There's a road in Scotland called the Electric Brae, where a road that appears to slope uphill actually slopes downhill. People stop their cars on the hill, release the handbrake, and then get excited when the car rolls in the opposite direction to the one they expect, visually. It's an optical illusion caused by the fact that the local terrain and nearby horizon tilt downhill at a steeper angle than the road does.
    It's not only very dull, it's not even a good optical illusion. The one time I visited, I was struck by how strong my impression was that the road sloped downhill from where I stood. Turned out it did slope downhill from where I stood. I was able to piece together why people might think it sloped the other way, but despite my best efforts I couldn't induce the perceptual flip into the illusion.

    You can watch a person being overly impressed by the Electric Brae on YouTube: https://www.youtube.com/watch?v=rvJybXg1EeQ
    (You may find that the illusion works even less well on video than it does in real life.)

    Grant Hutchison
    There's a small stretch of the Mountain Parkway near where I live in KY that also has this effect, oddly though you only get the illusion when driving on the west bound side of the highway.

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    I was thinking, “Sounds like the California Mystery Spot” and it turns out that was #2 on the list. I found it underwhelming - basically a guy built a “house” with well known optical illusions in mind, and the guides make up stories about it (like a strange meteorite claimed to be buried there). If you know a bit about optical illusions it all is rather obvious. But it has been around a long time and became a minor tourist attraction. I give it points for longevity at least.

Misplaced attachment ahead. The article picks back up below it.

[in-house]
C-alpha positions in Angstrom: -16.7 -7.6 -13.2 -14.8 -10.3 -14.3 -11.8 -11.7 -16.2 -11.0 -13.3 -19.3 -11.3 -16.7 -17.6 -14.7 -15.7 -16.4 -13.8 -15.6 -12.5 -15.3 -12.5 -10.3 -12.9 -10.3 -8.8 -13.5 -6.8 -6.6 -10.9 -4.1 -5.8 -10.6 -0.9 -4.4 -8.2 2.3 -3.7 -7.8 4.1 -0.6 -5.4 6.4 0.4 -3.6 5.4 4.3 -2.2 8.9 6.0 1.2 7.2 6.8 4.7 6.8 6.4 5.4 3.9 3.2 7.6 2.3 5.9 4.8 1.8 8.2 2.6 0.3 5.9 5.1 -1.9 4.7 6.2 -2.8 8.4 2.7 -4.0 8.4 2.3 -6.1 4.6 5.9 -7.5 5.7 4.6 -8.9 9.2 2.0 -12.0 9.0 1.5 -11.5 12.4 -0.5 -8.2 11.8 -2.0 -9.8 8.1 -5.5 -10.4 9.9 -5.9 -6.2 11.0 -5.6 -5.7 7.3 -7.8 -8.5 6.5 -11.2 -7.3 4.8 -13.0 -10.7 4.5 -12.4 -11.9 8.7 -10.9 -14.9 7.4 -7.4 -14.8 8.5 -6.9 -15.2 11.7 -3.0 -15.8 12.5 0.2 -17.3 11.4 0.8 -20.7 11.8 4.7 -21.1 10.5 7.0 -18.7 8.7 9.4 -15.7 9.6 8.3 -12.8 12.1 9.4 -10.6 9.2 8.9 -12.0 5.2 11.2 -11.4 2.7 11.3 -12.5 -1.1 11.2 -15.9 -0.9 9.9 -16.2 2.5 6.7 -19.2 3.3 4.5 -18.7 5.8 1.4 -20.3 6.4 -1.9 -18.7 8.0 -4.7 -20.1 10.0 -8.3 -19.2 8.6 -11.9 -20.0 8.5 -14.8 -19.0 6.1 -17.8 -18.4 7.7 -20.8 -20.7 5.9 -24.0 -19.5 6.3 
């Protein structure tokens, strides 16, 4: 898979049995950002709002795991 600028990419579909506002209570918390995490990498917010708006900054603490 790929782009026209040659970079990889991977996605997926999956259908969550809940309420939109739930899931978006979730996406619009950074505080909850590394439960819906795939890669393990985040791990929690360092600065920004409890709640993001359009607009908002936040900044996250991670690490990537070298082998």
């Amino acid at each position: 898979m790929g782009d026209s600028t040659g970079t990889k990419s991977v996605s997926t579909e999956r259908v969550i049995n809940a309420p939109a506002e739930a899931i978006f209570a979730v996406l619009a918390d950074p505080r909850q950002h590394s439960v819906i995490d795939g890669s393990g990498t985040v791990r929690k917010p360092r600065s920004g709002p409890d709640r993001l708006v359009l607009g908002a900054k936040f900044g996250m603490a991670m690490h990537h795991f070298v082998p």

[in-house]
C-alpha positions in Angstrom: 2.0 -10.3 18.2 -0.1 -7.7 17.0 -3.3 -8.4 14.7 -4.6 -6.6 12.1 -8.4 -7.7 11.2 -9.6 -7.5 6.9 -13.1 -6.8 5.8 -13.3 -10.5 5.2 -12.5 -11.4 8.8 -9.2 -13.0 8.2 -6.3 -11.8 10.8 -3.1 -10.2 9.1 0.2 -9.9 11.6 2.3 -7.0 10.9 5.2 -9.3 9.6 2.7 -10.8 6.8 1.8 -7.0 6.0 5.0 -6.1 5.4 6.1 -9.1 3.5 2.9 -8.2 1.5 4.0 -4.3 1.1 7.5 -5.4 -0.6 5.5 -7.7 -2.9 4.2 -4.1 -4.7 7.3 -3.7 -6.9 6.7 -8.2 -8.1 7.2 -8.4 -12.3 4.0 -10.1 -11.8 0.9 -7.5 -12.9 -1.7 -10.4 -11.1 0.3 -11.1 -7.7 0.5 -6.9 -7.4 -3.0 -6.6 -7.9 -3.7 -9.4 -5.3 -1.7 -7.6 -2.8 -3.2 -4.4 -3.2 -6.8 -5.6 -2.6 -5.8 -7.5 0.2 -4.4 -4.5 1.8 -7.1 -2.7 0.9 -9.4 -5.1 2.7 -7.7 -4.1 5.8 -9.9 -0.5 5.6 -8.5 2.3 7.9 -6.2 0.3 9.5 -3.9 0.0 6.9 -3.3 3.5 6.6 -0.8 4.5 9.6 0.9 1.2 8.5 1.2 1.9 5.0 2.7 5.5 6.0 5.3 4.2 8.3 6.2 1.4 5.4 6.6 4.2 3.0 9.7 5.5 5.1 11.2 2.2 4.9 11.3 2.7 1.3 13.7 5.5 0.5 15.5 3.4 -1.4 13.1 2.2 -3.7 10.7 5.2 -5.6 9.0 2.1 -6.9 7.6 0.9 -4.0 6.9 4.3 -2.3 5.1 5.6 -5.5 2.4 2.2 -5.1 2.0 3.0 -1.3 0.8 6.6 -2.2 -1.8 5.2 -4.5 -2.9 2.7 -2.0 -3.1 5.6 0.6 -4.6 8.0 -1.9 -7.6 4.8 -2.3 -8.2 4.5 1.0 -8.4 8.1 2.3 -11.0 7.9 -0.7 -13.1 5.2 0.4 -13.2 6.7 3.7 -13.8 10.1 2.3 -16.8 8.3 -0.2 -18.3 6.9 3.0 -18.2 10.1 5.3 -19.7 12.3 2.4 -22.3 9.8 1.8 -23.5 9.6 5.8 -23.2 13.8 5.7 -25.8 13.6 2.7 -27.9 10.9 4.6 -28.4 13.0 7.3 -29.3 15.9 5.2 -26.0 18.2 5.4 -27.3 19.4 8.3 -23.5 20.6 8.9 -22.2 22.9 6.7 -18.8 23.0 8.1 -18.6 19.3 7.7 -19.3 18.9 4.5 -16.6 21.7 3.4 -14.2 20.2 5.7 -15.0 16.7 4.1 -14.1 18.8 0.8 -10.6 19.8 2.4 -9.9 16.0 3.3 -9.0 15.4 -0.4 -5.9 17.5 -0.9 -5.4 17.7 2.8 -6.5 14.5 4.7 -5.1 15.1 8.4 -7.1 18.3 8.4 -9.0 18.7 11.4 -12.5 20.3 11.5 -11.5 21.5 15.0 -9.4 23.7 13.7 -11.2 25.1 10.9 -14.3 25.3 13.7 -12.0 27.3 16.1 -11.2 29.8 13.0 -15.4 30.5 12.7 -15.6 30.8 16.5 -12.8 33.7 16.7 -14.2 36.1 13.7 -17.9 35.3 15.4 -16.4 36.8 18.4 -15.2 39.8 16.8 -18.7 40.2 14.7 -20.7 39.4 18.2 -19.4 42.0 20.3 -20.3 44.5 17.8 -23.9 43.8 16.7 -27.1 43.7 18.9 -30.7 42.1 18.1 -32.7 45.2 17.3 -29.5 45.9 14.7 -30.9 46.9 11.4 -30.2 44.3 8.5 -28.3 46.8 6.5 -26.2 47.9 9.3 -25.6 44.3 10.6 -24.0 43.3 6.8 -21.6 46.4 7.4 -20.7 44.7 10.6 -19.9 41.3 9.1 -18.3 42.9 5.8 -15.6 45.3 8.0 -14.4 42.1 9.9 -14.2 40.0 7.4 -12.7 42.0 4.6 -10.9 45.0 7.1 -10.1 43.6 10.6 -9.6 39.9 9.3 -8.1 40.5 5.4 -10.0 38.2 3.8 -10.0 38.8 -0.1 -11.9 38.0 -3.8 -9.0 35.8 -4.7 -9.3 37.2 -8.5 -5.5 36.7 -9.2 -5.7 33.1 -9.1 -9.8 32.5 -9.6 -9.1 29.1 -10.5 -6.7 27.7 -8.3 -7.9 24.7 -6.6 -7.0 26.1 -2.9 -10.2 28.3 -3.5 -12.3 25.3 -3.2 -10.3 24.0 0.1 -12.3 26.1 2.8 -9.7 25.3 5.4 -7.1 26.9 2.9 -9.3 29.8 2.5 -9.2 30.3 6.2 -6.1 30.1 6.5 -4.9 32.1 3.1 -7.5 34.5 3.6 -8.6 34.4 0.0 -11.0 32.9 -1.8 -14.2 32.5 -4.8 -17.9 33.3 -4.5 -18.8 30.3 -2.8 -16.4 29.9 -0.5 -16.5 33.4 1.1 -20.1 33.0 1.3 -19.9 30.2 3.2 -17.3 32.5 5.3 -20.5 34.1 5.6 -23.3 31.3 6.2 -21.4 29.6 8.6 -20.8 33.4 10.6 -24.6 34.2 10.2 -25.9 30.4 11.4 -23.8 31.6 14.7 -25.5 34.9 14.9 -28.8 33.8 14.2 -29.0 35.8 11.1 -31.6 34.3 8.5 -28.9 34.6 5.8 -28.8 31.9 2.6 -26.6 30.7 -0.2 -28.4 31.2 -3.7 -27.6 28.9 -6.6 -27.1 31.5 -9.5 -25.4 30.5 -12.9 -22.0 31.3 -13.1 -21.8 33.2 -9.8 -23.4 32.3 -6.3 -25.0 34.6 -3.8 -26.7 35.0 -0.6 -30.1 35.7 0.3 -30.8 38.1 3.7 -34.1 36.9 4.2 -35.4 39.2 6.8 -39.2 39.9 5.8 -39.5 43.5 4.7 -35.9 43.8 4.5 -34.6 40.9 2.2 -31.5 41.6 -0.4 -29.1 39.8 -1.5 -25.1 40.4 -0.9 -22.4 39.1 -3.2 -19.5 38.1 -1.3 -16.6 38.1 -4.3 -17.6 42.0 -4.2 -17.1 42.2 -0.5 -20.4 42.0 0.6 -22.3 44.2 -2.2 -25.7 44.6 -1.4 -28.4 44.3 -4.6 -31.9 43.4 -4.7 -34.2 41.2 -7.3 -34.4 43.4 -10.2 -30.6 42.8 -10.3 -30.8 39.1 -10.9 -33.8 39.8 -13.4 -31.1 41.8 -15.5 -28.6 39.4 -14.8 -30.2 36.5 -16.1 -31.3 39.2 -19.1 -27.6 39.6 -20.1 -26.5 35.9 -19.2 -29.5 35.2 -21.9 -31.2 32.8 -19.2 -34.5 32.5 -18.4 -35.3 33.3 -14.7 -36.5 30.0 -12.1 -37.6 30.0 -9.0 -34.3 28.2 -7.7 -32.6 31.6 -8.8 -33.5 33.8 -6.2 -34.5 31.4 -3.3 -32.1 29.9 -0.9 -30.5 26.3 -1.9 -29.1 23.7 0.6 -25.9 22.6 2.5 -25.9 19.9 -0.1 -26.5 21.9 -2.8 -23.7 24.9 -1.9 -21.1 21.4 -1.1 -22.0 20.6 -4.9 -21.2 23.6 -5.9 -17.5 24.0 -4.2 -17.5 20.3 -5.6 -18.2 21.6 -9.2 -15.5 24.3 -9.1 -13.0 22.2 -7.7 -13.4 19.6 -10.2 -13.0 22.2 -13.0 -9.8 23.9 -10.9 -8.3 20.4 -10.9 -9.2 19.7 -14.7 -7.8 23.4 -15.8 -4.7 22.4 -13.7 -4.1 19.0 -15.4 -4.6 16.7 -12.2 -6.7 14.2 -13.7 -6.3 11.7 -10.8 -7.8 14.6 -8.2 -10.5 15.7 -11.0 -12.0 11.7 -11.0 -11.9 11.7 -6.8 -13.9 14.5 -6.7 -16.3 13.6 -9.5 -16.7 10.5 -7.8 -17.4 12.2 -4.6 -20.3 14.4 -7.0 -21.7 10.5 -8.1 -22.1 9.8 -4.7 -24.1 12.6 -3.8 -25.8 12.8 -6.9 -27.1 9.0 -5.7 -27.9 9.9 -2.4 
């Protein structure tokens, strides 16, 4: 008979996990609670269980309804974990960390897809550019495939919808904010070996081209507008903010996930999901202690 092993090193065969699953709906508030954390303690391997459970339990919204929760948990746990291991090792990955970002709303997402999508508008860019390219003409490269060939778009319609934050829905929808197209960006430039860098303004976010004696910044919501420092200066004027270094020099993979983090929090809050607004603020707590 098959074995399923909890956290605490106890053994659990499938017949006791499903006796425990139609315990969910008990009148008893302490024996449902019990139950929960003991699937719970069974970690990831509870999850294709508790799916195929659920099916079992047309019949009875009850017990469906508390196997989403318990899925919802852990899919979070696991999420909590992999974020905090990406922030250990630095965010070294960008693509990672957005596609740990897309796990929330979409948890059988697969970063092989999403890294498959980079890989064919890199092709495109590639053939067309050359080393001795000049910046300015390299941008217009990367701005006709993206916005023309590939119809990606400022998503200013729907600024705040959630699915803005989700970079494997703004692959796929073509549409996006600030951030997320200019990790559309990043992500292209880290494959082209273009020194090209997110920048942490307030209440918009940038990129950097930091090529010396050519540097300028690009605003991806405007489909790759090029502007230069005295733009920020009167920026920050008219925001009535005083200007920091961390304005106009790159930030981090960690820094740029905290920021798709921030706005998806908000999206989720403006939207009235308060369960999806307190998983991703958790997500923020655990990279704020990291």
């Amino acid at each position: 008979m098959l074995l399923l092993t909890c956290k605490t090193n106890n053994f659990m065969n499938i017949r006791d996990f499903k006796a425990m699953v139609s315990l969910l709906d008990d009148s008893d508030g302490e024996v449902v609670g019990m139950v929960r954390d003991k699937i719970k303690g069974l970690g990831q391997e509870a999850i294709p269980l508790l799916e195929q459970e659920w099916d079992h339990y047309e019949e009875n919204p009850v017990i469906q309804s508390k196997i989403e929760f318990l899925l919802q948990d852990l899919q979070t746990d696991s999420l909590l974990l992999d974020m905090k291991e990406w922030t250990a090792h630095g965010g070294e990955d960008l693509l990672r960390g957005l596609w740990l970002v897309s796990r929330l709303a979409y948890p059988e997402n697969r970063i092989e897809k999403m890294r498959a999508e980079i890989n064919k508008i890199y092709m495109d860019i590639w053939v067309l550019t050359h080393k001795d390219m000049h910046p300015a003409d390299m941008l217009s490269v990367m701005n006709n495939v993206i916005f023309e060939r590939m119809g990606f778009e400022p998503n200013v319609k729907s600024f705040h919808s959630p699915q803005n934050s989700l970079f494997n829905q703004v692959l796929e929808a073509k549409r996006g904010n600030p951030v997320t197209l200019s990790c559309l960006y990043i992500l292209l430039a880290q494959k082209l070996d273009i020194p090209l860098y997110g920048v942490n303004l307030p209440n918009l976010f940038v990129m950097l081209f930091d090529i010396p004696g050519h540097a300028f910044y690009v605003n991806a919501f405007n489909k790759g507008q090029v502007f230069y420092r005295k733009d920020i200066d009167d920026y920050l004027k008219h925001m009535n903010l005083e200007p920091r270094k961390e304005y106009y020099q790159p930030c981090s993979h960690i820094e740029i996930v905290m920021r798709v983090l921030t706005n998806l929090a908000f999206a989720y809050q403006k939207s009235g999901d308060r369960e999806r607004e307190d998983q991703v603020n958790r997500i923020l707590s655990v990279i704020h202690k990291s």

Last edited by Van Rijn; 2021-May-14 at 09:22 PM. Reason: Typo

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  10. #10
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    Quote Originally Posted by ronin View Post
    There's a small stretch of the Mountain Parkway near where I live in KY that also has this effect, oddly though you only get the illusion when driving on the west bound side of the highway.
    Some links. Thatís a gravity hill:

    https://en.wikipedia.org/wiki/Gravity_hill

    Mystery spot:

    https://en.wikipedia.org/wiki/Mystery_Spot

    Oregon vortex (another optical illusion based attraction - there are a number of them):

    https://en.wikipedia.org/wiki/Oregon_Vortex

    "The problem with quotes on the Internet is that it is hard to verify their authenticity." ó Abraham Lincoln

    I say there is an invisible elf in my backyard. How do you prove that I am wrong?

    The Leif Ericson Cruiser

  11. #11
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    Quote Originally Posted by schlaugh View Post
    ??? Four of the five have mundane explanations already in the text on the web site. And i’m not eager to invite more clickbait by viewing the fifth. So the site presents mainstream answers.
    The fifth was the Hoover dam. Wind can get redirected and focused upward by the huge dam, and water from a water bottle or similar can be pushed up.

    "The problem with quotes on the Internet is that it is hard to verify their authenticity." ó Abraham Lincoln

    I say there is an invisible elf in my backyard. How do you prove that I am wrong?

    The Leif Ericson Cruiser

  12. #12
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    Ok thanks I appreciate!